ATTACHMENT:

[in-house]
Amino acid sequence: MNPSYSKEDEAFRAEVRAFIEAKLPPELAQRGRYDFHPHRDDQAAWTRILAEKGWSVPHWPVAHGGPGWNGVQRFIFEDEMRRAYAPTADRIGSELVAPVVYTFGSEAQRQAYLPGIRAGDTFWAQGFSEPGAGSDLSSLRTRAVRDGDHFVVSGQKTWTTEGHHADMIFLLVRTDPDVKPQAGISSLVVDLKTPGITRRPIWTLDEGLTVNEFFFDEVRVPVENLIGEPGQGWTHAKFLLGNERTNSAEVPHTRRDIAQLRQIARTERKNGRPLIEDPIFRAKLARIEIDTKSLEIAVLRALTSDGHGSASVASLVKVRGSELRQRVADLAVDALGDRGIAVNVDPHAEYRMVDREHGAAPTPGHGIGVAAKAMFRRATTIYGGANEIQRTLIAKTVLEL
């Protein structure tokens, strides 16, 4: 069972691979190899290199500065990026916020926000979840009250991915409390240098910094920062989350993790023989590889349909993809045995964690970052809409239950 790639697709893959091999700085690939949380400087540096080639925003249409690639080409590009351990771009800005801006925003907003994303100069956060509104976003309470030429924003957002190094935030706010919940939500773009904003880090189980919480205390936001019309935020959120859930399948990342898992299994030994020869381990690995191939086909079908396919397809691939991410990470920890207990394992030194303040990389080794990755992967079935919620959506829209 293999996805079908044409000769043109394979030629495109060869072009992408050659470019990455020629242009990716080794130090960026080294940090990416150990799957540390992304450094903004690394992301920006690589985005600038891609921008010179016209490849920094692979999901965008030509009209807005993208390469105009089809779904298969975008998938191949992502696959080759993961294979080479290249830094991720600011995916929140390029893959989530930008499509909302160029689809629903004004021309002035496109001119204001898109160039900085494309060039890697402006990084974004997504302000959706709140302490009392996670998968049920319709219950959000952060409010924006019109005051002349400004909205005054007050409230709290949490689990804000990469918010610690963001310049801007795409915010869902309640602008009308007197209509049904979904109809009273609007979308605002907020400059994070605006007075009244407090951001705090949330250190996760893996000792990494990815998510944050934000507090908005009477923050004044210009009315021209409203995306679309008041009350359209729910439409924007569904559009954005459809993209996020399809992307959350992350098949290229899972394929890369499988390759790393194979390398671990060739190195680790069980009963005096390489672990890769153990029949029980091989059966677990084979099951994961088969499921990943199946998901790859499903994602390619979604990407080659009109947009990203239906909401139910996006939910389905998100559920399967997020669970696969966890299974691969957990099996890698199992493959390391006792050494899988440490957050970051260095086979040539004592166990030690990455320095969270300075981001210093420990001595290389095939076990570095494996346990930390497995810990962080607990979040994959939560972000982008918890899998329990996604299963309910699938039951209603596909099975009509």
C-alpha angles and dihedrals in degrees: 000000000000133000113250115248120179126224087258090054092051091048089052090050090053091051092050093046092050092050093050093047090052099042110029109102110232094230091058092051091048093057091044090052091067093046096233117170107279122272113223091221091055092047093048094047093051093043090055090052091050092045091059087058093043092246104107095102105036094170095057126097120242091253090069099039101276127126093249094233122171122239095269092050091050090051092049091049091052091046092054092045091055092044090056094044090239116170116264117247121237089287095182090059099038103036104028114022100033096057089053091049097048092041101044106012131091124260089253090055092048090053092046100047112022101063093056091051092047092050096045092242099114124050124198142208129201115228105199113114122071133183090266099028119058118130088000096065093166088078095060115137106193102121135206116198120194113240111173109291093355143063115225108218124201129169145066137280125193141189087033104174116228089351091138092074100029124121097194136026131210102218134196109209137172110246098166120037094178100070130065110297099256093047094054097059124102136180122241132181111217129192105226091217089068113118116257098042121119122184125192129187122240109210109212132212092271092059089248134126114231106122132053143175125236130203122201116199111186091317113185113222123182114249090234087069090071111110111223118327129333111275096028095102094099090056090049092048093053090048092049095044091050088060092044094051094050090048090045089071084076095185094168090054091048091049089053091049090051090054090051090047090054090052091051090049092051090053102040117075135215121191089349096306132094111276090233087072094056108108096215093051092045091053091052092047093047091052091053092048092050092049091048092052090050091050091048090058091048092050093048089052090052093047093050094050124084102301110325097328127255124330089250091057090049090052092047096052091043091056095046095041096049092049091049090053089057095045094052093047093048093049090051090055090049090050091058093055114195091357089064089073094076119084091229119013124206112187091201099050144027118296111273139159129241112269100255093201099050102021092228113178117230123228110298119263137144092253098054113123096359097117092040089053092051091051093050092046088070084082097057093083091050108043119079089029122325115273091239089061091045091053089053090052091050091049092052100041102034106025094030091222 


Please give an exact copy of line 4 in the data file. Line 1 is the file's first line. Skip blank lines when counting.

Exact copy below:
C-alpha angles and dihedrals in degrees: 000000000000133000113250115248120179126224087258090054092051091048089052090050090053091051092050093046092050092050093050093047090052099042110029109102110232094230091058092051091048093057091044090052091067093046096233117170107279122272113223091221091055092047093048094047093051093043090055090052091050092045091059087058093043092246104107095102105036094170095057126097120242091253090069099039101276127126093249094233122171122239095269092050091050090051092049091049091052091046092054092045091055092044090056094044090239116170116264117247121237089287095182090059099038103036104028114022100033096057089053091049097048092041101044106012131091124260089253090055092048090053092046100047112022101063093056091051092047092050096045092242099114124050124198142208129201115228105199113114122071133183090266099028119058118130088000096065093166088078095060115137106193102121135206116198120194113240111173109291093355143063115225108218124201129169145066137280125193141189087033104174116228089351091138092074100029124121097194136026131210102218134196109209137172110246098166120037094178100070130065110297099256093047094054097059124102136180122241132181111217129192105226091217089068113118116257098042121119122184125192129187122240109210109212132212092271092059089248134126114231106122132053143175125236130203122201116199111186091317113185113222123182114249090234087069090071111110111223118327129333111275096028095102094099090056090049092048093053090048092049095044091050088060092044094051094050090048090045089071084076095185094168090054091048091049089053091049090051090054090051090047090054090052091051090049092051090053102040117075135215121191089349096306132094111276090233087072094056108108096215093051092045091053091052092047093047091052091053092048092050092049091048092052090050091050091048090058091048092050093048089052090052093047093050094050124084102301110325097328127255124330089250091057090049090052092047096052091043091056095046095041096049092049091049090053089057095045094052093047093048093049090051090055090049090050091058093055114195091357089064089073094076119084091229119013124206112187091201099050144027118296111273139159129241112269100255093201099050102021092228113178117230123228110298119263137144092253098054113123096359097117092040089053092051091051093050092046088070084082097057093083091050108043119079089029122325115273091239089061091045091053089053090052091050091049092052100041102034106025094030091222 